Tuesday, April 25, 2017


Moral relativists claim that there is no need for God-given values and beliefs, and that we are capable of forming own values and consensus, even if they are just evolving values:

·       “Human imagination and consensus do in fact yield norms that affect behaviour. For those norms to work, it is not necessary for actual, literal lines independent of our heads to exist as a feature of the landscape. If one insists that human imagination and consensus are not enough, one is rationally obligated to show why they are not.”

I responded:

“Admittedly, humanly created values can yield a temporary consensus. However, this consensus will only be maintained as long as our cost/benefit analyses coincide, as long as both parties feel that they are benefitting from the consensus.

In contrast, the Christian is committed to honoring, respecting, and seeking the welfare of the other, not simply because they are deriving some direct benefit or immediate emotional payoff but ALSO because they believe in the correctness of what they are doing.

We are now living in a perilous age in which the consensus is quickly dissolving. The various parties do not see any overriding advantage in civility, love, and a commitment to transcendent values. Instead, each interest group wants their own distinctive benefits and will destroy the other parties in order to get them.

How do we resist the fears and temporal desires that have taken us captive? Only by valuing the Transcendent above our immediate safety and comforts!”

Sunday, April 23, 2017


Some years ago, I asked a missionary, “What is the most important principle you’ve learned for talking to non-Christians?” He explained a simple truth that I haven’t forgotten:

·       I first come to them, and then I slowly draw them to me (Christ).

He learned that he had to first enter into their world, their thinking, before he could draw them to his thinking. I was impressed but also convicted. How unlike me! I confront; I go right for the jugular. I first attack the place of disagreement and conflict, and then I am surprised to find that I have sown only disagreement and conflict.

Yes, I knew Paul’s teachings on this subject:

·       For though I am free from all, I have made myself a servant to all, that I might win more of them. To the Jews I became as a Jew, in order to win Jews. To those under the law I became as one under the law (though not being myself under the law) that I might win those under the law. To those outside the law I became as one outside the law (not being outside the law of God but under the law of Christ) that I might win those outside the law. To the weak I became weak, that I might win the weak. I have become all things to all people, that by all means I might save some. (1 Corinthians 9:19-22)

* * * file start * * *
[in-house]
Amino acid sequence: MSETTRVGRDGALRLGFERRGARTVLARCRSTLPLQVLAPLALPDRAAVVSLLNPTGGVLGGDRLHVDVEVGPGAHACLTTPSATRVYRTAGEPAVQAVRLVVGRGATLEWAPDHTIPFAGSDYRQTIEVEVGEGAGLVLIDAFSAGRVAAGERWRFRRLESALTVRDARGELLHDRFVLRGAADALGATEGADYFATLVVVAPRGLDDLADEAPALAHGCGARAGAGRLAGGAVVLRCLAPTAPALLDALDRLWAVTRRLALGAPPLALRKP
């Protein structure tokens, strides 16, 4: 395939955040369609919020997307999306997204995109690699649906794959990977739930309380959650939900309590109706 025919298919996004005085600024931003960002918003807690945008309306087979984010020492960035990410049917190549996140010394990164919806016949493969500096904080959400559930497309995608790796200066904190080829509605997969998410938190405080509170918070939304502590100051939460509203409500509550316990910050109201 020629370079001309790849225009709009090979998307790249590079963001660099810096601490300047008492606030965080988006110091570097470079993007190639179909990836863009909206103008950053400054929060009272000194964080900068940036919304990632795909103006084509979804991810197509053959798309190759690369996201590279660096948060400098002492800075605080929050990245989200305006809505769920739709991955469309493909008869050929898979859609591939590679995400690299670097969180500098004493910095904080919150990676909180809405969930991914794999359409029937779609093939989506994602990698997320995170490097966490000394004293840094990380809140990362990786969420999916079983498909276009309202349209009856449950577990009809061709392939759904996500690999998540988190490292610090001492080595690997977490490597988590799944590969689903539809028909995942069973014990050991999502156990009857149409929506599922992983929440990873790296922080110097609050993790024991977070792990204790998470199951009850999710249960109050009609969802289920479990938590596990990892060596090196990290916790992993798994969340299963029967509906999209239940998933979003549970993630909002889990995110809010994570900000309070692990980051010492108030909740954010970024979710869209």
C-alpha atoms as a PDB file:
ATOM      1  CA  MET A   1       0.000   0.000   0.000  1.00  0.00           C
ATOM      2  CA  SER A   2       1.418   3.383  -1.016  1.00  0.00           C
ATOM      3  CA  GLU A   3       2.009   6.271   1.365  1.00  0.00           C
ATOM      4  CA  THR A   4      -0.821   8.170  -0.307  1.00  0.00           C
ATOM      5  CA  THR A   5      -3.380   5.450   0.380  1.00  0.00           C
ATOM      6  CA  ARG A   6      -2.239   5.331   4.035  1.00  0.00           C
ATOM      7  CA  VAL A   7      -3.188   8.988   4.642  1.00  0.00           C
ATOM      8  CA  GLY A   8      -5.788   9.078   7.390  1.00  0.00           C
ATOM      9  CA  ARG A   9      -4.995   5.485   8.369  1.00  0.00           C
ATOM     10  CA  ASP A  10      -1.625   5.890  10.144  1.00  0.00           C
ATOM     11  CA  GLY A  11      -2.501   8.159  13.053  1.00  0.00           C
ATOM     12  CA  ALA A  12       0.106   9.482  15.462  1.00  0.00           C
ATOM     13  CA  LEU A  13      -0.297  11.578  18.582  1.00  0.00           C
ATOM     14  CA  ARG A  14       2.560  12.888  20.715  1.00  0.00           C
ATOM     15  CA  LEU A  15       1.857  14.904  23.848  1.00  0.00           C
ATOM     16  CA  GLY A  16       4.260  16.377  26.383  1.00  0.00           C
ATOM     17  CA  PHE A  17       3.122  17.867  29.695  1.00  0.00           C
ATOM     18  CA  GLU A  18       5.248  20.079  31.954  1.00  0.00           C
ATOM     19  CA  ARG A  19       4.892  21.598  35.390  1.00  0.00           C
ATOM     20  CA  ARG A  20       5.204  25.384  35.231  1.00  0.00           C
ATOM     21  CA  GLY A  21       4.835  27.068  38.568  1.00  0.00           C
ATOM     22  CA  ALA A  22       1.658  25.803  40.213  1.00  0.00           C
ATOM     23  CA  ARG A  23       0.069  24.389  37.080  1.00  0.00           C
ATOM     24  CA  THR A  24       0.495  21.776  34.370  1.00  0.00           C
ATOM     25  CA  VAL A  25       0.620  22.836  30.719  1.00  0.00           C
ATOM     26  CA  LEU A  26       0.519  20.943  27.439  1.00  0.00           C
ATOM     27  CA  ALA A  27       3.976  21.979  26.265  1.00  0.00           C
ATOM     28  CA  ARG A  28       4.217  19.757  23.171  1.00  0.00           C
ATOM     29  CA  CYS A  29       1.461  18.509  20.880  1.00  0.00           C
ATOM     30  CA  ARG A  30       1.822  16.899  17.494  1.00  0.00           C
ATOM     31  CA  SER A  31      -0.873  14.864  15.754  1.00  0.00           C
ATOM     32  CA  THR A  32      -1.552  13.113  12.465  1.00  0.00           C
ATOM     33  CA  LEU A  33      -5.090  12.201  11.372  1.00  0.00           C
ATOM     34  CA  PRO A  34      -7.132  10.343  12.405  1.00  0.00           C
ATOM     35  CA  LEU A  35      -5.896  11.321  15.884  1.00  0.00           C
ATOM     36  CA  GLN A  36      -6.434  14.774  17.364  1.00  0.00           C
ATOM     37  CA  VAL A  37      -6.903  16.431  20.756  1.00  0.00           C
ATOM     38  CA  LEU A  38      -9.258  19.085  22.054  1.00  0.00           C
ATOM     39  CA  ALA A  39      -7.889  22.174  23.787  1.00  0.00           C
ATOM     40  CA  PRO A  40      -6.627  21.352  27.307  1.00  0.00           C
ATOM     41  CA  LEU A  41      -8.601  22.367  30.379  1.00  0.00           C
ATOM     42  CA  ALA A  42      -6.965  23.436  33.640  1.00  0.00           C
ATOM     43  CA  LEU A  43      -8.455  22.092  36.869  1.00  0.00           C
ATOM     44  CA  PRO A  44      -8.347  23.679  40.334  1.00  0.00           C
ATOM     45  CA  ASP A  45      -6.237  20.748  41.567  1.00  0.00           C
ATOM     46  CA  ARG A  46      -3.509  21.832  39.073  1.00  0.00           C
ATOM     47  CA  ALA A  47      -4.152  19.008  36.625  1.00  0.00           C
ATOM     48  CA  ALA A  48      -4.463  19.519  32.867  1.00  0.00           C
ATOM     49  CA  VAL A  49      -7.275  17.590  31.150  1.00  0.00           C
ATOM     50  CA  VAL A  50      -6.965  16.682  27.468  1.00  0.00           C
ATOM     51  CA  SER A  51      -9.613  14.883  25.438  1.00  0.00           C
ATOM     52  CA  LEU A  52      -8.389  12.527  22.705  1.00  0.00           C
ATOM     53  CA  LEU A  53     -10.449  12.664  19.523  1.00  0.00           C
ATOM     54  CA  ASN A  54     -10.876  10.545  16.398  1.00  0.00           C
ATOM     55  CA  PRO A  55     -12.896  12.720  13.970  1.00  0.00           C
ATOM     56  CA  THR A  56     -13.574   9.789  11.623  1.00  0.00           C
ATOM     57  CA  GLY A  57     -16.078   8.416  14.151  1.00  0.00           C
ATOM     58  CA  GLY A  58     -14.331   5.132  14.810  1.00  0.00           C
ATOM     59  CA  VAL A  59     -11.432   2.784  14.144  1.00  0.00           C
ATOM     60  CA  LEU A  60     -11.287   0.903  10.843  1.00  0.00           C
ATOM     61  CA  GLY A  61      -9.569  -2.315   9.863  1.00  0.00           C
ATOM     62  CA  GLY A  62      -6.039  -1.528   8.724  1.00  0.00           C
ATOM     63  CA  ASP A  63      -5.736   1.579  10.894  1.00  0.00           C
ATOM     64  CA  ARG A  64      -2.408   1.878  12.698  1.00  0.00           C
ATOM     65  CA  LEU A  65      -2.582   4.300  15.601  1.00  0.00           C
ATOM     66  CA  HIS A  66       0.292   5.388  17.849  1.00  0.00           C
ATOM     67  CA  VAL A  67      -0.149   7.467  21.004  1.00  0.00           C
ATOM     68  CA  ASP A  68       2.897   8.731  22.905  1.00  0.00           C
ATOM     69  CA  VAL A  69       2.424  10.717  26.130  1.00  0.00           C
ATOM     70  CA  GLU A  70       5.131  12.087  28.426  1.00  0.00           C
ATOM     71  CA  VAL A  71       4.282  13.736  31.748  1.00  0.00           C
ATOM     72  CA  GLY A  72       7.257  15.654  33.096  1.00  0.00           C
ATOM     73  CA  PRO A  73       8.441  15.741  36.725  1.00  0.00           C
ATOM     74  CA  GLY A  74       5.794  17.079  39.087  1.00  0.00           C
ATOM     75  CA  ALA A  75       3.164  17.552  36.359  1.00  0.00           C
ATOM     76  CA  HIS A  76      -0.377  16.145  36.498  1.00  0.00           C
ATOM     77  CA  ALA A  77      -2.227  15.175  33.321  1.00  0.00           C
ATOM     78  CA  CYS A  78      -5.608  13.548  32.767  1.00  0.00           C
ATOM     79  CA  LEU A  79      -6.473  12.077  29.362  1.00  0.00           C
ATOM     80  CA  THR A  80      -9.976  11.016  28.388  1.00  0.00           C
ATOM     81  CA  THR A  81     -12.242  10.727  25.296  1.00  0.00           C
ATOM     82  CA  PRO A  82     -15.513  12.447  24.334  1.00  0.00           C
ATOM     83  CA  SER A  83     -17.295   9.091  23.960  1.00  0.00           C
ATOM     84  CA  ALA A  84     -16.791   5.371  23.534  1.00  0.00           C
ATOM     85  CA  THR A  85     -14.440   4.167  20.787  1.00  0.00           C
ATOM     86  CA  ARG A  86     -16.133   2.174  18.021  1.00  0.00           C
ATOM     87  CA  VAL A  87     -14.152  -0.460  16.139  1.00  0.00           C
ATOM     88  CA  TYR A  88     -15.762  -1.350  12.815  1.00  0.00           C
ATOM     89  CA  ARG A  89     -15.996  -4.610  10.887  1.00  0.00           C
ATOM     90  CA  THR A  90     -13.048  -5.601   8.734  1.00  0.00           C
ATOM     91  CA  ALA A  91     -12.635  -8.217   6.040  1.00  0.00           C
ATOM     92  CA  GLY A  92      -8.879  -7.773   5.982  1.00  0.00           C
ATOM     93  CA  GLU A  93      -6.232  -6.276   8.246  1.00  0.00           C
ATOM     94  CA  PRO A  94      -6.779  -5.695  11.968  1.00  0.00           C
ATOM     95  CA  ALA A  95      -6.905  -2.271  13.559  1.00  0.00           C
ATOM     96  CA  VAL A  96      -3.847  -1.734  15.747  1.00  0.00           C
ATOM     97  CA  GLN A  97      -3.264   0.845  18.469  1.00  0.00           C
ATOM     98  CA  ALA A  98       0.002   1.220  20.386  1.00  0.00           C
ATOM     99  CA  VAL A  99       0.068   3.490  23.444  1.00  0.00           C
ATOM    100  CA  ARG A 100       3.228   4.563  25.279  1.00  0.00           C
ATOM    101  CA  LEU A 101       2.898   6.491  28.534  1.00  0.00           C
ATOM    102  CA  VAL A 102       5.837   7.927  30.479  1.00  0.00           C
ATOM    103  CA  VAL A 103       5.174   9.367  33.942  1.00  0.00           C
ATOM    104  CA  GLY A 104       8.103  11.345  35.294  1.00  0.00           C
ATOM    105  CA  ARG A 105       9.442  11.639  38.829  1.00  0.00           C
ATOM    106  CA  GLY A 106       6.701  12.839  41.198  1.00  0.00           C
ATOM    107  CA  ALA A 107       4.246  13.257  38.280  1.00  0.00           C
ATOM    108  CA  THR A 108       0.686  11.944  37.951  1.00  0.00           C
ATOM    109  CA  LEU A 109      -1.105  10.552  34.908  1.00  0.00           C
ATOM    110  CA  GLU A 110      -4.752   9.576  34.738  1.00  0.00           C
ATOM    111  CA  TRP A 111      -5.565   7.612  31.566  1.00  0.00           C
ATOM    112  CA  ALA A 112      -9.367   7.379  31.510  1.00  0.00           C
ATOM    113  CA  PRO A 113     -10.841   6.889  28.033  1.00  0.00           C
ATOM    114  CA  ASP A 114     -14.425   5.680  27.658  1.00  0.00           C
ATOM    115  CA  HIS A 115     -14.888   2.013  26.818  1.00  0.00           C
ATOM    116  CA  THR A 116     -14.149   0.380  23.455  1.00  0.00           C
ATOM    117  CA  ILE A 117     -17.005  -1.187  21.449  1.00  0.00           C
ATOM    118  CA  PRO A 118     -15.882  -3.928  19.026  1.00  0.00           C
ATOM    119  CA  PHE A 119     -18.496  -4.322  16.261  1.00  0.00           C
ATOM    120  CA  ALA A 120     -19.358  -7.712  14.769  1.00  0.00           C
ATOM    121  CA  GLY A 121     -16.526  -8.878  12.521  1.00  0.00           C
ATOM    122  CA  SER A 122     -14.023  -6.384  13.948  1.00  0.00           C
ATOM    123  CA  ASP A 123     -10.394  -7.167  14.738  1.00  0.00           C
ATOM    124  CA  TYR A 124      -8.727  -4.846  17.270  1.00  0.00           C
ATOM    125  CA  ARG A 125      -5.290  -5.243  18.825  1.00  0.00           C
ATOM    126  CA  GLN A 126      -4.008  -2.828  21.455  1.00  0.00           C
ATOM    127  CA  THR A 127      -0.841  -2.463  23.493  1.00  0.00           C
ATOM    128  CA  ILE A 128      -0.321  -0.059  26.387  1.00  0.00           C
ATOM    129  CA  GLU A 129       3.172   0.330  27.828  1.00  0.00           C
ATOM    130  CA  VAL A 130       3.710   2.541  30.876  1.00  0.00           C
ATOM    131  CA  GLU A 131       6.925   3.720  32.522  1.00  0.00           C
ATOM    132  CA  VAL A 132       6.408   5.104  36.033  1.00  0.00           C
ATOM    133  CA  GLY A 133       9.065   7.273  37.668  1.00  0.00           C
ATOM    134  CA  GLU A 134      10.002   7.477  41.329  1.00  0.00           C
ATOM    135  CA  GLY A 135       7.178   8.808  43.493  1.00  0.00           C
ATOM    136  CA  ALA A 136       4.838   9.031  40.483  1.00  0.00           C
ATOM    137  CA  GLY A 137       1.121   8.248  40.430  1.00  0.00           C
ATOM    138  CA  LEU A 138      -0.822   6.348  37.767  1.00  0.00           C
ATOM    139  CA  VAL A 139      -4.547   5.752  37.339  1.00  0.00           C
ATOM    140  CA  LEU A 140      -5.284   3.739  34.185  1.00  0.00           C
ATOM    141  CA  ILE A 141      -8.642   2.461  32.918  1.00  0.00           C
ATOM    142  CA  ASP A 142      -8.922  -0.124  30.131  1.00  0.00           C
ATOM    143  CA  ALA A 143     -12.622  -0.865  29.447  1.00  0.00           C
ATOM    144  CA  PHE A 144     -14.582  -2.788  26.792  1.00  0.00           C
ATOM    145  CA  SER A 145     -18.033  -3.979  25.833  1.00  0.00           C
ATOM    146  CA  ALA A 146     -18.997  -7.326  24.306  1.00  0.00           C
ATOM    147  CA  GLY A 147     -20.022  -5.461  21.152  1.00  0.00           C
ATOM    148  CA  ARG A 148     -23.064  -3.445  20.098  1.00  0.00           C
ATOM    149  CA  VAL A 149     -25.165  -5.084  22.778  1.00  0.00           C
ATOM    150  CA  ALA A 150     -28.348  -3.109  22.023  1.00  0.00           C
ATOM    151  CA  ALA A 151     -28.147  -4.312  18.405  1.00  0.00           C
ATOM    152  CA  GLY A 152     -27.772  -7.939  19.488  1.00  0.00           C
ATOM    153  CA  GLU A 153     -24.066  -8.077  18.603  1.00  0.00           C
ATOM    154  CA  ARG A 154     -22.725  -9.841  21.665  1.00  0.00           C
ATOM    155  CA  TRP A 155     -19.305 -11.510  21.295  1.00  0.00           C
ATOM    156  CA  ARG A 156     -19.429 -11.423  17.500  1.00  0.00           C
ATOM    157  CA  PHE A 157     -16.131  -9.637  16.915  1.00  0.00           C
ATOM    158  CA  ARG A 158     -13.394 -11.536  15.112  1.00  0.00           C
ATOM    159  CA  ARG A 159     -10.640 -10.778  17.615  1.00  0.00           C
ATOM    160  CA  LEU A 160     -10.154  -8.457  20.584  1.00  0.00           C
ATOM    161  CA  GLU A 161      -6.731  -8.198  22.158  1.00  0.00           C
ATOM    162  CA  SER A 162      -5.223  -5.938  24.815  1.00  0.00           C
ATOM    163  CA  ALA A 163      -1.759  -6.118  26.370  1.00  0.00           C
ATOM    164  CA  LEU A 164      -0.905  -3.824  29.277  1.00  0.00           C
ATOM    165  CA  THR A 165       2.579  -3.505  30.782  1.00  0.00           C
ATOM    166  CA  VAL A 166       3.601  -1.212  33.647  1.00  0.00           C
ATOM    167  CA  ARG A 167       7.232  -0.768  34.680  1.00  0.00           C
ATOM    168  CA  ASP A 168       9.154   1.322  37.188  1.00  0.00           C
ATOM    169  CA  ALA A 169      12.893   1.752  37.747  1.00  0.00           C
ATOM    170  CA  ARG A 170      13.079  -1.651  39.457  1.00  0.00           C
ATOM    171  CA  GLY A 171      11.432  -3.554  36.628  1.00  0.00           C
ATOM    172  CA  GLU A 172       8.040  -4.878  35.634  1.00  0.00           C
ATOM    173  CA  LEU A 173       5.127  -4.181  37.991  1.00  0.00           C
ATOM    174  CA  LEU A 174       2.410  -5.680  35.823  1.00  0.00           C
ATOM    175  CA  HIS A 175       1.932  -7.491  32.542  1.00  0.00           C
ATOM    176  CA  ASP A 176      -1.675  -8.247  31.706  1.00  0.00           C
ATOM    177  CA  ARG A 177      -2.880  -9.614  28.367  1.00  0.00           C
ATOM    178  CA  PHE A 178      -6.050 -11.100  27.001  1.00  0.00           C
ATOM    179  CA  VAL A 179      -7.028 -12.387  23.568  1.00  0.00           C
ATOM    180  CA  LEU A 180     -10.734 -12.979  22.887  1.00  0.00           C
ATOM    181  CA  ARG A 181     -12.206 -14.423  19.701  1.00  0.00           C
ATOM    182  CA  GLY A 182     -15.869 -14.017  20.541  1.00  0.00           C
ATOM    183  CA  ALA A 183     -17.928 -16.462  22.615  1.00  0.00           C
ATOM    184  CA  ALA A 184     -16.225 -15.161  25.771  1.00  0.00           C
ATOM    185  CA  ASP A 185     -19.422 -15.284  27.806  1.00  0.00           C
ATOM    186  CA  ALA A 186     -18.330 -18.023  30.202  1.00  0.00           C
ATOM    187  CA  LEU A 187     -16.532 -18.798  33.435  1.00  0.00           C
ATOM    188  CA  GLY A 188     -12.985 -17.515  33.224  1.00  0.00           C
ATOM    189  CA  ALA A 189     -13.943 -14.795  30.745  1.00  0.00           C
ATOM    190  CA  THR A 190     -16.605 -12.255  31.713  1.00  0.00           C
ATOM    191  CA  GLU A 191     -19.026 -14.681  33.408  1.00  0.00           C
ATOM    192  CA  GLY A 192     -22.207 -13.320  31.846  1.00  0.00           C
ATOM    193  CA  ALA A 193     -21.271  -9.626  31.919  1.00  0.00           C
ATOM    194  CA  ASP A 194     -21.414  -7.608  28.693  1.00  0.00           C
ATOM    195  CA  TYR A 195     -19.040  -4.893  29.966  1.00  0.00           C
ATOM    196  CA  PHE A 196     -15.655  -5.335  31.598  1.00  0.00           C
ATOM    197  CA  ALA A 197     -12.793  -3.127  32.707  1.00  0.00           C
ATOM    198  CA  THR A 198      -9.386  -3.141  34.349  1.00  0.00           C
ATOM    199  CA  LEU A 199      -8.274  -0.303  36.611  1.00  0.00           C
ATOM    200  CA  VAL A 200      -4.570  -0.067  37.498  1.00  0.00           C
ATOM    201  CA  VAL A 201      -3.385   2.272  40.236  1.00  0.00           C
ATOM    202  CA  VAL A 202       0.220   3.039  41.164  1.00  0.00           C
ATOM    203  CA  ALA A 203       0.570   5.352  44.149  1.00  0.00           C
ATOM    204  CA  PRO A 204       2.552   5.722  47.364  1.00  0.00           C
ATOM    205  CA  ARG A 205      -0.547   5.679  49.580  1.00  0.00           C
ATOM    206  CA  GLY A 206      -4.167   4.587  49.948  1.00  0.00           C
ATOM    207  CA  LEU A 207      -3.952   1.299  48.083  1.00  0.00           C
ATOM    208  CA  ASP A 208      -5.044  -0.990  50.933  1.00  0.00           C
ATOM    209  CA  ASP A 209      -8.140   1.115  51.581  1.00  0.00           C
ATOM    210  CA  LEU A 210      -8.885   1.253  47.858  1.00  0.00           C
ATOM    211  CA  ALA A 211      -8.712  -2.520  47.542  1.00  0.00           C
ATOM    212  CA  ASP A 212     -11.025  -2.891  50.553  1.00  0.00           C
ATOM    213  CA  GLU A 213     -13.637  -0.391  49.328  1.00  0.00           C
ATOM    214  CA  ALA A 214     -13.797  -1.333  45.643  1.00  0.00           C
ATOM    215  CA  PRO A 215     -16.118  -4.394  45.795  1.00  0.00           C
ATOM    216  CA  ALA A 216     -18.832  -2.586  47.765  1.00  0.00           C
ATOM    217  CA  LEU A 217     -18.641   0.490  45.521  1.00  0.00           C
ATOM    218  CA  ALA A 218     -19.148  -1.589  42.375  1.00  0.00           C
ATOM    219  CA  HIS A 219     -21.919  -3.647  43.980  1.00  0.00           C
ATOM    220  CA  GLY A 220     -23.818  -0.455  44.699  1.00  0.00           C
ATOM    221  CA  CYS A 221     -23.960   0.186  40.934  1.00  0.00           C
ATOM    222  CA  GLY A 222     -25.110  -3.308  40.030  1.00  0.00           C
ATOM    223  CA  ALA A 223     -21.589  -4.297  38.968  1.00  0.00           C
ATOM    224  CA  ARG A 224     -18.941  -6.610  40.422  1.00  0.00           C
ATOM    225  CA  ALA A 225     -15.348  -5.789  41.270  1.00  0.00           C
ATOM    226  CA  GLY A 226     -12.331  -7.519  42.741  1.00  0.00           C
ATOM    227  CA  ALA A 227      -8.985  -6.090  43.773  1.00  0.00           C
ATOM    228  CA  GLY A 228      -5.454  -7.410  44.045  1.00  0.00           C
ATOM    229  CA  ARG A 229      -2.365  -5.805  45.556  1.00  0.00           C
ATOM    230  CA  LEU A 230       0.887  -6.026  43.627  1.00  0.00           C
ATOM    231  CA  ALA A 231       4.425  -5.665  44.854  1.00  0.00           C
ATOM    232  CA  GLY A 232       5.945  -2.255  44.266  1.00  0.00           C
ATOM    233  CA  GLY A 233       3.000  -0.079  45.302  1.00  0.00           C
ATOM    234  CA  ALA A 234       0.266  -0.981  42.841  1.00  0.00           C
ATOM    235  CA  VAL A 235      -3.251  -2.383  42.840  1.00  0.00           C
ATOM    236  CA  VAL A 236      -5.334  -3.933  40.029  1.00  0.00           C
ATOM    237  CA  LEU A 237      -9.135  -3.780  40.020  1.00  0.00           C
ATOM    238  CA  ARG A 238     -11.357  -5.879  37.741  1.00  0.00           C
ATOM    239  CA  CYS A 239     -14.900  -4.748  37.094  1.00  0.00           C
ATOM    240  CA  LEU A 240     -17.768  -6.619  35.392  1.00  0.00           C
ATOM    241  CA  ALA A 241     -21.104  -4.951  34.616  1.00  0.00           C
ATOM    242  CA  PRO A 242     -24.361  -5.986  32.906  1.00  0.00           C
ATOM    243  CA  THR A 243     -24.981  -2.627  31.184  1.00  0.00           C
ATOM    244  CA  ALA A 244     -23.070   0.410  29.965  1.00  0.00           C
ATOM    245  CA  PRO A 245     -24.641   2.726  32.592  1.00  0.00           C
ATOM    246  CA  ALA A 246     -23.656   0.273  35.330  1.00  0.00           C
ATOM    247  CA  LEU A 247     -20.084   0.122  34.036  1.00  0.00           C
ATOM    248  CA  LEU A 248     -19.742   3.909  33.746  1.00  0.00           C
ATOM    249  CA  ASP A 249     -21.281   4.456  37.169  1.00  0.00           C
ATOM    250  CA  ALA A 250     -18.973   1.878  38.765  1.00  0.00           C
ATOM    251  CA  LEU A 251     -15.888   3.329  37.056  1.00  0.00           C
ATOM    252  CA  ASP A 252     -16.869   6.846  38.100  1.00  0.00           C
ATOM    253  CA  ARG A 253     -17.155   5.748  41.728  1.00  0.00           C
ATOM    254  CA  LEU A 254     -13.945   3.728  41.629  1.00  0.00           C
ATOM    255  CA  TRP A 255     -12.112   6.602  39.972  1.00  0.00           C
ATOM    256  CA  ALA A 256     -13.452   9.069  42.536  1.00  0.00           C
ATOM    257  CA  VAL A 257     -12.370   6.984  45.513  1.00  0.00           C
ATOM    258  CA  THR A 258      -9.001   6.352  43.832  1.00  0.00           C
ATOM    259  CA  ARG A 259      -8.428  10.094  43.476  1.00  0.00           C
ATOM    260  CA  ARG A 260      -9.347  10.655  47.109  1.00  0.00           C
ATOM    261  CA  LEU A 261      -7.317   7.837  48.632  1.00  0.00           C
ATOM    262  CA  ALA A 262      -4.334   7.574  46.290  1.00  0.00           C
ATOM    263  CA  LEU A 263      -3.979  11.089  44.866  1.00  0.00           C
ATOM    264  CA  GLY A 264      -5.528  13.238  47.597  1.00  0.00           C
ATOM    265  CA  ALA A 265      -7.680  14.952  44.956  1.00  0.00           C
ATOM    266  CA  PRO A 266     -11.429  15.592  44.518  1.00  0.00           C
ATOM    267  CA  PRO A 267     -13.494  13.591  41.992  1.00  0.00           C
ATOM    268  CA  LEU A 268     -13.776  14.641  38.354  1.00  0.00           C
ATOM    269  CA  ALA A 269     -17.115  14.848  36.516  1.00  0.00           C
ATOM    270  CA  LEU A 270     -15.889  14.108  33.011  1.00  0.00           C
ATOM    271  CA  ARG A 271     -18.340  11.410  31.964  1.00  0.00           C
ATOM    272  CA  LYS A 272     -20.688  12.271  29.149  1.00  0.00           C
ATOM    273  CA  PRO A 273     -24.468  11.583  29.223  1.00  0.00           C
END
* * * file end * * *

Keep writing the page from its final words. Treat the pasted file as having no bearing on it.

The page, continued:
However, for some reason, these teachings didn’t take root in my approach to evangelism. To my shame, perhaps I’d been too addicted to a competitive spirit. However, for whatever reason(s), I now see that I was failing to love the non-believer as I should, putting his needs first.

Instead of listening, acknowledging, and taking time to ask questions in order to understand him better – and this is what love requires - I was on the offensive, like a coiled snake looking for the right opening to attack. Instead of taking time to listen, I was already thinking about what I’d say next. However, Scripture warns us:

·       Know this, my beloved brothers: let every person be quick to hear, slow to speak, slow to anger; for the anger of man does not produce the righteousness of God. (James 1:19-20)

Our first duty is to hear and only secondly to speak. This is what love requires. Even though I knew enough to not get angry, the unbeliever was in my crosshairs, whether he knew it or not, and I was poised to bring down his argumentation.

I now intend to keep the unbeliever in my crosshairs, but not to beat him but to show him the love of Christ. This is my intention. I might fail dismally at this. It is so against my nature. However, honoring my Lord is the most important thing, more important than my natural inclinations.

This doesn’t mean that I am rejecting confrontational evangelism. There is definitely a place for this. However, where I can, I want to lead with the mercy and indulgence that my Savior has extended to me. Let us all pray accordingly.

Friday, April 21, 2017